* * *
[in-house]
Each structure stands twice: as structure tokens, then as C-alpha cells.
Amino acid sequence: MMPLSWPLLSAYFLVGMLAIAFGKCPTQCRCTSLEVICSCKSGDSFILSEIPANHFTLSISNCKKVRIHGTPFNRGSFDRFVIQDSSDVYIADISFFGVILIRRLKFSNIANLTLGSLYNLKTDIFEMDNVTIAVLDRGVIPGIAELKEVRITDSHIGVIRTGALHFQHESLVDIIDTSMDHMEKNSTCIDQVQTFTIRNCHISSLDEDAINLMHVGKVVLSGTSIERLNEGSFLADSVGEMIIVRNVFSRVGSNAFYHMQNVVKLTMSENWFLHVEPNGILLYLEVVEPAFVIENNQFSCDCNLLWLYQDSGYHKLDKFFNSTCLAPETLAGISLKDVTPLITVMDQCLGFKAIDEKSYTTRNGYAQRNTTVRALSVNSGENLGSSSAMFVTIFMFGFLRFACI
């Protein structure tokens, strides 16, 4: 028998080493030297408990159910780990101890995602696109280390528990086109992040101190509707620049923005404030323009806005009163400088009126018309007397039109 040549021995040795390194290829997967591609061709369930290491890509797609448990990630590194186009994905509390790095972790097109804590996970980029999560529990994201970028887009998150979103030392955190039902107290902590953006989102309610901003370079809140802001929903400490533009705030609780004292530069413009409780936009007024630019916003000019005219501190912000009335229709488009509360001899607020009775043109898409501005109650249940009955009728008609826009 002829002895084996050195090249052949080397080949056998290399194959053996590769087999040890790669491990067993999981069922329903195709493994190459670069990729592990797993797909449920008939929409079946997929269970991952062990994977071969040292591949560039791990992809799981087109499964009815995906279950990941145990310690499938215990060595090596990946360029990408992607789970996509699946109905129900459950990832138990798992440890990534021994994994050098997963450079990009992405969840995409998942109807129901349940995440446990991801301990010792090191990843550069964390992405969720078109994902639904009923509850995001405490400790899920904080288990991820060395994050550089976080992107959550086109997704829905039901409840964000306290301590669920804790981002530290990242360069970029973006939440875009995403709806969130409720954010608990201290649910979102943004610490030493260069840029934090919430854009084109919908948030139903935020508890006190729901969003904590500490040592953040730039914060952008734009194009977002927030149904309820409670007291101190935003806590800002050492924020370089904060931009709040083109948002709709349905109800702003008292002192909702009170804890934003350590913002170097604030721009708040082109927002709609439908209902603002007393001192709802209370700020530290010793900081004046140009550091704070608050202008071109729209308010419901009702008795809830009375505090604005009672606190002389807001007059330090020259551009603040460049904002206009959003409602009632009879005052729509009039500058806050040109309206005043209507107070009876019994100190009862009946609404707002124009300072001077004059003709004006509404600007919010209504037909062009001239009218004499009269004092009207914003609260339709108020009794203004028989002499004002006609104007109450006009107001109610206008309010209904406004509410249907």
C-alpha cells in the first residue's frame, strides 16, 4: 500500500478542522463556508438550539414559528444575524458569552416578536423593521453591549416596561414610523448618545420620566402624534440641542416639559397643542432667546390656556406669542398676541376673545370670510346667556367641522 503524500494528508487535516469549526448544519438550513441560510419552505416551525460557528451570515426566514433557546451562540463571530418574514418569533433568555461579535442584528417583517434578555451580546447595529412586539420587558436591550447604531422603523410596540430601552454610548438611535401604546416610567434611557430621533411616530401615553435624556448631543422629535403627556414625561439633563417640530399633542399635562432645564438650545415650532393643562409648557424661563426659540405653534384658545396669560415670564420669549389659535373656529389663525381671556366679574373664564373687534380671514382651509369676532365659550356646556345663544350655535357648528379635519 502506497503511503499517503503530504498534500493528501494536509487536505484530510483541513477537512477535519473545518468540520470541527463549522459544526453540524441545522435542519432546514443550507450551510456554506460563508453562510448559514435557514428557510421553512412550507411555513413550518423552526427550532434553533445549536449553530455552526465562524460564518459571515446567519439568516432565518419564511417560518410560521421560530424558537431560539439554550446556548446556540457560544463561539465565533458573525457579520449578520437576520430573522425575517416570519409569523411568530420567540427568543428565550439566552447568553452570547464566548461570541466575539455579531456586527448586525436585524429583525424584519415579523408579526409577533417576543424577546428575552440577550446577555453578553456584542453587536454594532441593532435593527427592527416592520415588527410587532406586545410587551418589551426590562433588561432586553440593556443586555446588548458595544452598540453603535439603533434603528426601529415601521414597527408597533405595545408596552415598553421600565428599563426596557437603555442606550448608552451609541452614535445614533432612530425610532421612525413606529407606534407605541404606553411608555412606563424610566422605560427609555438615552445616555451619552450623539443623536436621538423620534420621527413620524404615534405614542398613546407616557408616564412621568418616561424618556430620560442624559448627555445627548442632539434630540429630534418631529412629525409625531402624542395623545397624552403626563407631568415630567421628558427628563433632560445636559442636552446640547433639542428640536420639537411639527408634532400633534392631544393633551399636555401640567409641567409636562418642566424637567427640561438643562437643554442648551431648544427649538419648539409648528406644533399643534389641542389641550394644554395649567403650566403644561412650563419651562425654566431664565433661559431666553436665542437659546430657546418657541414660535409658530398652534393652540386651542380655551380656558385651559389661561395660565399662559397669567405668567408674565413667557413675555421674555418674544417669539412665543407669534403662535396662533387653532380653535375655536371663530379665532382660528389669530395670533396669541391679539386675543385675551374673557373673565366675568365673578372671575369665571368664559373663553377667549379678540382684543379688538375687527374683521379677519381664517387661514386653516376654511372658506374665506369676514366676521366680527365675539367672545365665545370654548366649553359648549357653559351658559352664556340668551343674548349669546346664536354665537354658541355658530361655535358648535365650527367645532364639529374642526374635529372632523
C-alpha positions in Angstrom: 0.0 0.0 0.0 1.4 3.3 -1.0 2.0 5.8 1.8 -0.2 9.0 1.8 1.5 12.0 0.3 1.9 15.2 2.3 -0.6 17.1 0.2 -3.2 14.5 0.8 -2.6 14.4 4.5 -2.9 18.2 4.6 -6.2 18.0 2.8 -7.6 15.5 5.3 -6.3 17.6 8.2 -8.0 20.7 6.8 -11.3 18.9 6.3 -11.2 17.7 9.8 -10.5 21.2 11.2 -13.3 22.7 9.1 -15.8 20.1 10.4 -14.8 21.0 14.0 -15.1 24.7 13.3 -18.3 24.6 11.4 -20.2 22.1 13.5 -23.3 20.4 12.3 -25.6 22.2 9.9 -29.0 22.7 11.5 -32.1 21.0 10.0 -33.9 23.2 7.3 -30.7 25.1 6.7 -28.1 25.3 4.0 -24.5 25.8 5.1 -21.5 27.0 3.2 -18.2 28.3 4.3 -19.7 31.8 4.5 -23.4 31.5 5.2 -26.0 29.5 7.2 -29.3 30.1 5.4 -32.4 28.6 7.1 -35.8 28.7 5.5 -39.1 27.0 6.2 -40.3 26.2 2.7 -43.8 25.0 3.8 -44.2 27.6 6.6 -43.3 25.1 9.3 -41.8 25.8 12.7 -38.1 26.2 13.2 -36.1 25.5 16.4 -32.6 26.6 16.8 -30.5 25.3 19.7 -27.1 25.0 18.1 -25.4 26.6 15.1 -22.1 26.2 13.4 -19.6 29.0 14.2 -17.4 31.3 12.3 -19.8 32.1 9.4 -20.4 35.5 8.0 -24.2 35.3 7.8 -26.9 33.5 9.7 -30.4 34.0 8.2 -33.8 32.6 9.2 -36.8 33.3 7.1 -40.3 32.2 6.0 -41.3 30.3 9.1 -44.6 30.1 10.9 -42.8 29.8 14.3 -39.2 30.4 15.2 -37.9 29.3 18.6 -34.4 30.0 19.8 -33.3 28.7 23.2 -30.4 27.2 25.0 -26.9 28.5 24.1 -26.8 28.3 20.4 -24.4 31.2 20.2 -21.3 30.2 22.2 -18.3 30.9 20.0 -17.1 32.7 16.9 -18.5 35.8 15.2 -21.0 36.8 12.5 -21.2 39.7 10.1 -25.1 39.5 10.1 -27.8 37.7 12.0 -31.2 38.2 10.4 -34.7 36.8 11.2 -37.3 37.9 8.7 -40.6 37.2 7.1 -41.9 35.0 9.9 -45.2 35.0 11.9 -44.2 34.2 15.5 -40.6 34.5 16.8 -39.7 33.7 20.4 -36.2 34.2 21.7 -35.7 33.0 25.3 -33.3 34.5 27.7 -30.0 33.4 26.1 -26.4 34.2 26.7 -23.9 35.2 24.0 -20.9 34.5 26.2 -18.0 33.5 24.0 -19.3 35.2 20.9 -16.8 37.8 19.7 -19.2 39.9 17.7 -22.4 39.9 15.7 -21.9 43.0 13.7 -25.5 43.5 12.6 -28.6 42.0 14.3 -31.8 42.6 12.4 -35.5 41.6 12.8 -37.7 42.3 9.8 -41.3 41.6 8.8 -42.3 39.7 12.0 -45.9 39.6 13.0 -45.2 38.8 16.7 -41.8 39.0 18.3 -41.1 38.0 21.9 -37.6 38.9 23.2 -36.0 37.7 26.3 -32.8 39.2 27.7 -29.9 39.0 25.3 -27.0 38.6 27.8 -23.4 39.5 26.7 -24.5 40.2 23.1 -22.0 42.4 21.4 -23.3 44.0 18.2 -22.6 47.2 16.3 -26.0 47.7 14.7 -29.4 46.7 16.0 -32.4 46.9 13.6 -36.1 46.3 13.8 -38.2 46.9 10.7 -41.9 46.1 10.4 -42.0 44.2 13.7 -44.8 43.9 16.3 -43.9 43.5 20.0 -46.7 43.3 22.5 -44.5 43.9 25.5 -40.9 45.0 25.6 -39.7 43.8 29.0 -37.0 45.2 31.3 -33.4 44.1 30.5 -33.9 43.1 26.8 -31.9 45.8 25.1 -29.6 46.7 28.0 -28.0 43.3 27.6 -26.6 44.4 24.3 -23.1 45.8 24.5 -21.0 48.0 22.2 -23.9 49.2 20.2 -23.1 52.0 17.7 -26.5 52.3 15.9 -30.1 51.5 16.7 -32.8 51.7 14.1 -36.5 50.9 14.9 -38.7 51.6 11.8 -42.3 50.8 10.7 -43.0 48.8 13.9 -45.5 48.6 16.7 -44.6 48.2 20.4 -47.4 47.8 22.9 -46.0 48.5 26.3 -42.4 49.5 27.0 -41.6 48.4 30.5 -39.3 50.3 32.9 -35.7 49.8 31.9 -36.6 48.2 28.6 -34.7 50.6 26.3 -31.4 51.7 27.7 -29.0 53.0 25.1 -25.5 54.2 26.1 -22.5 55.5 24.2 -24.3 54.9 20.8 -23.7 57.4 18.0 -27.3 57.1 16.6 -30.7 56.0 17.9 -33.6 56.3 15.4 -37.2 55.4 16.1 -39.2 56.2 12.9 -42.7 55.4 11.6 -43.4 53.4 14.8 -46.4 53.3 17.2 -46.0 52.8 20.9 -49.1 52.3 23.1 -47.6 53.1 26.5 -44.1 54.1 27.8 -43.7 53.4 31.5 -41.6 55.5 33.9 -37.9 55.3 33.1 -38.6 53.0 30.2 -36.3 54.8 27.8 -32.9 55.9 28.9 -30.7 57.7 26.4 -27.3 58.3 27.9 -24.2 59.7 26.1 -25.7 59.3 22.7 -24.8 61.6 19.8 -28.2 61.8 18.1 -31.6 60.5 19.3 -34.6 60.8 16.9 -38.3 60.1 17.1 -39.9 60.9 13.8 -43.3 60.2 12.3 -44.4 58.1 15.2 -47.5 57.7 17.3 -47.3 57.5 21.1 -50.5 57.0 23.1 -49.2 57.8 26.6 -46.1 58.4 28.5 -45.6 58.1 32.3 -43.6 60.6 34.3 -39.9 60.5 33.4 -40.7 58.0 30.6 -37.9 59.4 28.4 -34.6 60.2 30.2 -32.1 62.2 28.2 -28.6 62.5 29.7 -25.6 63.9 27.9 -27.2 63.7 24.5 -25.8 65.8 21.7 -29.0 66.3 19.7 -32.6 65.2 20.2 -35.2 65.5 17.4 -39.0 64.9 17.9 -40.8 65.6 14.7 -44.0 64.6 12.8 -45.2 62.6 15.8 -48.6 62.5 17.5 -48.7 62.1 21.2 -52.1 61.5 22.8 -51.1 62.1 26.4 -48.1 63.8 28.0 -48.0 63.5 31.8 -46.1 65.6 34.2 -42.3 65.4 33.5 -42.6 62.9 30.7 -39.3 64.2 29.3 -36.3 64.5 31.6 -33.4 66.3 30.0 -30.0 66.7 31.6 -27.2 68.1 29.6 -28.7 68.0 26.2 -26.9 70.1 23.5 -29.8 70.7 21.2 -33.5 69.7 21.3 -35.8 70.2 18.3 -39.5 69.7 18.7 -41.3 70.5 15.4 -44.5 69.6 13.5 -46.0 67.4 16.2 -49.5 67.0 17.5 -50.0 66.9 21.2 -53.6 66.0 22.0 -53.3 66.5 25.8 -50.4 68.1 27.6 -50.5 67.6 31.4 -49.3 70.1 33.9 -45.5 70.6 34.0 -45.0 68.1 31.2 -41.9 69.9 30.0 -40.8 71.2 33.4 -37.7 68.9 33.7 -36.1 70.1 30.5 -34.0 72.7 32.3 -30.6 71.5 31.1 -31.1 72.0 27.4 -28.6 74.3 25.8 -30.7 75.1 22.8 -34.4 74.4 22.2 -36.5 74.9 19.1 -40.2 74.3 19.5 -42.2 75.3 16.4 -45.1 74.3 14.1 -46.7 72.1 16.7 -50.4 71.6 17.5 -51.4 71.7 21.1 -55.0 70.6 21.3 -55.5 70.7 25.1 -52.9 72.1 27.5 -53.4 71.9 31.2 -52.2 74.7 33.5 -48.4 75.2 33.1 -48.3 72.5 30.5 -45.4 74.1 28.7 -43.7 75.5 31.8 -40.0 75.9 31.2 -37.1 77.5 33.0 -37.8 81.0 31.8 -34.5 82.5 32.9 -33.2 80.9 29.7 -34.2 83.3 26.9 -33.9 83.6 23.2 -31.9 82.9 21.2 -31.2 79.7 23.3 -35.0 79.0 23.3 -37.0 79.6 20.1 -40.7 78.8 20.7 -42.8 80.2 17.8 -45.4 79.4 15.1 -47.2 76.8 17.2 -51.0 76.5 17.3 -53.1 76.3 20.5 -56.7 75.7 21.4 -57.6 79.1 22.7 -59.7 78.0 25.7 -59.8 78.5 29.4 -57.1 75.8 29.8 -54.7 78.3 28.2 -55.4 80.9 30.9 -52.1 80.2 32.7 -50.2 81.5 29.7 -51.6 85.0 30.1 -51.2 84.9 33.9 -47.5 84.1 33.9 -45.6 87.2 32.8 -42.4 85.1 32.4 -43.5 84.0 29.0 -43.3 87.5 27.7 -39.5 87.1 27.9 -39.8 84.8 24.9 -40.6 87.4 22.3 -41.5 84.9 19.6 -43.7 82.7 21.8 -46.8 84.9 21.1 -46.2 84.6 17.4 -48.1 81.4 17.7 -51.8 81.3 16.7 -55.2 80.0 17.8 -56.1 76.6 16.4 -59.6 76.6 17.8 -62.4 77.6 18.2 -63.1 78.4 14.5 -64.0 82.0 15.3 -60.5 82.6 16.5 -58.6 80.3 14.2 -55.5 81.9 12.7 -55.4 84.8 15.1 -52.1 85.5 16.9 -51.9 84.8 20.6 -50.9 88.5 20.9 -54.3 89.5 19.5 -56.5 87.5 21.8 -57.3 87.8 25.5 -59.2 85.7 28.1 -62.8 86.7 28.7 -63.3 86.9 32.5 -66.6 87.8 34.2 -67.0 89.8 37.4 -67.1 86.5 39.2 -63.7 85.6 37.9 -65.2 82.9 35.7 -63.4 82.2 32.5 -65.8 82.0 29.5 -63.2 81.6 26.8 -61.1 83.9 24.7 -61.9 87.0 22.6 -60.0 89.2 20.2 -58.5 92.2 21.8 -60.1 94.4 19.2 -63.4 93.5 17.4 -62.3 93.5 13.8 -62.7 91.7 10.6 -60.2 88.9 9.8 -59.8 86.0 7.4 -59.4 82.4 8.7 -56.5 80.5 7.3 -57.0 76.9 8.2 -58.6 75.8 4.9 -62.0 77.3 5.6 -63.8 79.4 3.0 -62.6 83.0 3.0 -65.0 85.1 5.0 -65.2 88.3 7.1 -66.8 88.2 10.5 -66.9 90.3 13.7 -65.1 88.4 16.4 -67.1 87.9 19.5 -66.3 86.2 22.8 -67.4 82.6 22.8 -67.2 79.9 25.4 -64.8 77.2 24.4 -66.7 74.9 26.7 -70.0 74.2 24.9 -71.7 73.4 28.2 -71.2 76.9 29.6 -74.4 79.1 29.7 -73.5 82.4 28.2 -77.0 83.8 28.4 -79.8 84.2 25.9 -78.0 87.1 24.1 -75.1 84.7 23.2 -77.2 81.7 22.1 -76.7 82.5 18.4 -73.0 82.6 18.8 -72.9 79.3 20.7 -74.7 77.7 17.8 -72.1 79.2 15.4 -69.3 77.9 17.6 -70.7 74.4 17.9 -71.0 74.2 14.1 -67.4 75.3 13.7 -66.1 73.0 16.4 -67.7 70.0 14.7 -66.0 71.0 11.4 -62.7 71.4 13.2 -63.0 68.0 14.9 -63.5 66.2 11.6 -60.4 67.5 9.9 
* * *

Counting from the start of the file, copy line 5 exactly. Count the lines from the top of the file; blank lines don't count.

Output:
C-alpha cells in the first residue's frame, strides 16, 4: 500500500478542522463556508438550539414559528444575524458569552416578536423593521453591549416596561414610523448618545420620566402624534440641542416639559397643542432667546390656556406669542398676541376673545370670510346667556367641522 503524500494528508487535516469549526448544519438550513441560510419552505416551525460557528451570515426566514433557546451562540463571530418574514418569533433568555461579535442584528417583517434578555451580546447595529412586539420587558436591550447604531422603523410596540430601552454610548438611535401604546416610567434611557430621533411616530401615553435624556448631543422629535403627556414625561439633563417640530399633542399635562432645564438650545415650532393643562409648557424661563426659540405653534384658545396669560415670564420669549389659535373656529389663525381671556366679574373664564373687534380671514382651509369676532365659550356646556345663544350655535357648528379635519 502506497503511503499517503503530504498534500493528501494536509487536505484530510483541513477537512477535519473545518468540520470541527463549522459544526453540524441545522435542519432546514443550507450551510456554506460563508453562510448559514435557514428557510421553512412550507411555513413550518423552526427550532434553533445549536449553530455552526465562524460564518459571515446567519439568516432565518419564511417560518410560521421560530424558537431560539439554550446556548446556540457560544463561539465565533458573525457579520449578520437576520430573522425575517416570519409569523411568530420567540427568543428565550439566552447568553452570547464566548461570541466575539455579531456586527448586525436585524429583525424584519415579523408579526409577533417576543424577546428575552440577550446577555453578553456584542453587536454594532441593532435593527427592527416592520415588527410587532406586545410587551418589551426590562433588561432586553440593556443586555446588548458595544452598540453603535439603533434603528426601529415601521414597527408597533405595545408596552415598553421600565428599563426596557437603555442606550448608552451609541452614535445614533432612530425610532421612525413606529407606534407605541404606553411608555412606563424610566422605560427609555438615552445616555451619552450623539443623536436621538423620534420621527413620524404615534405614542398613546407616557408616564412621568418616561424618556430620560442624559448627555445627548442632539434630540429630534418631529412629525409625531402624542395623545397624552403626563407631568415630567421628558427628563433632560445636559442636552446640547433639542428640536420639537411639527408634532400633534392631544393633551399636555401640567409641567409636562418642566424637567427640561438643562437643554442648551431648544427649538419648539409648528406644533399643534389641542389641550394644554395649567403650566403644561412650563419651562425654566431664565433661559431666553436665542437659546430657546418657541414660535409658530398652534393652540386651542380655551380656558385651559389661561395660565399662559397669567405668567408674565413667557413675555421674555418674544417669539412665543407669534403662535396662533387653532380653535375655536371663530379665532382660528389669530395670533396669541391679539386675543385675551374673557373673565366675568365673578372671575369665571368664559373663553377667549379678540382684543379688538375687527374683521379677519381664517387661514386653516376654511372658506374665506369676514366676521366680527365675539367672545365665545370654548366649553359648549357653559351658559352664556340668551343674548349669546346664536354665537354658541355658530361655535358648535365650527367645532364639529374642526374635529372632523